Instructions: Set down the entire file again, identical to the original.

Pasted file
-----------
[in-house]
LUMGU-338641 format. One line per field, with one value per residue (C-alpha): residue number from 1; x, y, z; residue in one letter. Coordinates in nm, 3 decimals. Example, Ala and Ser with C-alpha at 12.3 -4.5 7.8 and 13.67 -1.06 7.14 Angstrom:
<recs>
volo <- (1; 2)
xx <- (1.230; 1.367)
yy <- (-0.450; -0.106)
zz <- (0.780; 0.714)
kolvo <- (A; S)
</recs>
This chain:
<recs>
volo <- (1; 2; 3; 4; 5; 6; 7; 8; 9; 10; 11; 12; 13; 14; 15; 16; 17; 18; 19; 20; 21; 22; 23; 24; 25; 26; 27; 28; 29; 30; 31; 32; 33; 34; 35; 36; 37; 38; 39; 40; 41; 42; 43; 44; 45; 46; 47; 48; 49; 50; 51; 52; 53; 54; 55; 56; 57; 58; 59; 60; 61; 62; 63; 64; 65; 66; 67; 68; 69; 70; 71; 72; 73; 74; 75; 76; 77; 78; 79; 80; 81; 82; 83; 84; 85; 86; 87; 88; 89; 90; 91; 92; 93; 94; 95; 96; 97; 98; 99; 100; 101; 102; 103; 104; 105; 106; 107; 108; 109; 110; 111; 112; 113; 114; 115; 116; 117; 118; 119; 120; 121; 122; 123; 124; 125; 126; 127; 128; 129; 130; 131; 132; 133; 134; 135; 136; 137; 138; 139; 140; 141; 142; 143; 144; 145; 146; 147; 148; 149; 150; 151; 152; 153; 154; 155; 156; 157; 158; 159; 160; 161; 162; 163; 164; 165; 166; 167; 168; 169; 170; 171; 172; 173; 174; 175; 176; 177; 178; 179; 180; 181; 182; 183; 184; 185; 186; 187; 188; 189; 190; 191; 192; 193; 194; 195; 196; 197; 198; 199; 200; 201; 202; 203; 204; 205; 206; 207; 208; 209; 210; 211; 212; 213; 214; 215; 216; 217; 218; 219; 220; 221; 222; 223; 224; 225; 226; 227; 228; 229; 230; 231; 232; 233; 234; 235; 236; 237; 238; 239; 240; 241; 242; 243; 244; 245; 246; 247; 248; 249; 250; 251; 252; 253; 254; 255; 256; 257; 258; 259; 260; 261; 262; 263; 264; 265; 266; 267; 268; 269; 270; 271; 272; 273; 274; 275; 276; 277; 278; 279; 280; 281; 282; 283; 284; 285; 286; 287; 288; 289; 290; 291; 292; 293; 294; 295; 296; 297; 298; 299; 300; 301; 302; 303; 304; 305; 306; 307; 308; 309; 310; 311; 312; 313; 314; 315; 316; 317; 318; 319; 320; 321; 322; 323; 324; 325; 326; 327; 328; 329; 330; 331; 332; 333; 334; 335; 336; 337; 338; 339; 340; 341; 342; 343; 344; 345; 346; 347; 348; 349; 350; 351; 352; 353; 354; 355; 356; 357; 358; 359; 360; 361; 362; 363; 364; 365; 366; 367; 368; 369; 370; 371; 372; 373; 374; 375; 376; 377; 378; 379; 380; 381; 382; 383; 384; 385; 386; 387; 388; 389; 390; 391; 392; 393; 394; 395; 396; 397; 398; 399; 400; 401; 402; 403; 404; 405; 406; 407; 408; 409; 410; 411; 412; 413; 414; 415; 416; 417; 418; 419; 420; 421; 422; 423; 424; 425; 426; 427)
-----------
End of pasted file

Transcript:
[in-house]
LUMGU-338641 format. One line per field, with one value per residue (C-alpha): residue number from 1; x, y, z; residue in one letter. Coordinates in nm, 3 decimals. Example, Ala and Ser with C-alpha at 12.3 -4.5 7.8 and 13.67 -1.06 7.14 Angstrom:
<recs>
volo <- (1; 2)
xx <- (1.230; 1.367)
yy <- (-0.450; -0.106)
zz <- (0.780; 0.714)
kolvo <- (A; S)
</recs>
This chain:
<recs>
volo <- (1; 2; 3; 4; 5; 6; 7; 8; 9; 10; 11; 12; 13; 14; 15; 16; 17; 18; 19; 20; 21; 22; 23; 24; 25; 26; 27; 28; 29; 30; 31; 32; 33; 34; 35; 36; 37; 38; 39; 40; 41; 42; 43; 44; 45; 46; 47; 48; 49; 50; 51; 52; 53; 54; 55; 56; 57; 58; 59; 60; 61; 62; 63; 64; 65; 66; 67; 68; 69; 70; 71; 72; 73; 74; 75; 76; 77; 78; 79; 80; 81; 82; 83; 84; 85; 86; 87; 88; 89; 90; 91; 92; 93; 94; 95; 96; 97; 98; 99; 100; 101; 102; 103; 104; 105; 106; 107; 108; 109; 110; 111; 112; 113; 114; 115; 116; 117; 118; 119; 120; 121; 122; 123; 124; 125; 126; 127; 128; 129; 130; 131; 132; 133; 134; 135; 136; 137; 138; 139; 140; 141; 142; 143; 144; 145; 146; 147; 148; 149; 150; 151; 152; 153; 154; 155; 156; 157; 158; 159; 160; 161; 162; 163; 164; 165; 166; 167; 168; 169; 170; 171; 172; 173; 174; 175; 176; 177; 178; 179; 180; 181; 182; 183; 184; 185; 186; 187; 188; 189; 190; 191; 192; 193; 194; 195; 196; 197; 198; 199; 200; 201; 202; 203; 204; 205; 206; 207; 208; 209; 210; 211; 212; 213; 214; 215; 216; 217; 218; 219; 220; 221; 222; 223; 224; 225; 226; 227; 228; 229; 230; 231; 232; 233; 234; 235; 236; 237; 238; 239; 240; 241; 242; 243; 244; 245; 246; 247; 248; 249; 250; 251; 252; 253; 254; 255; 256; 257; 258; 259; 260; 261; 262; 263; 264; 265; 266; 267; 268; 269; 270; 271; 272; 273; 274; 275; 276; 277; 278; 279; 280; 281; 282; 283; 284; 285; 286; 287; 288; 289; 290; 291; 292; 293; 294; 295; 296; 297; 298; 299; 300; 301; 302; 303; 304; 305; 306; 307; 308; 309; 310; 311; 312; 313; 314; 315; 316; 317; 318; 319; 320; 321; 322; 323; 324; 325; 326; 327; 328; 329; 330; 331; 332; 333; 334; 335; 336; 337; 338; 339; 340; 341; 342; 343; 344; 345; 346; 347; 348; 349; 350; 351; 352; 353; 354; 355; 356; 357; 358; 359; 360; 361; 362; 363; 364; 365; 366; 367; 368; 369; 370; 371; 372; 373; 374; 375; 376; 377; 378; 379; 380; 381; 382; 383; 384; 385; 386; 387; 388; 389; 390; 391; 392; 393; 394; 395; 396; 397; 398; 399; 400; 401; 402; 403; 404; 405; 406; 407; 408; 409; 410; 411; 412; 413; 414; 415; 416; 417; 418; 419; 420; 421; 422; 423; 424; 425; 426; 427)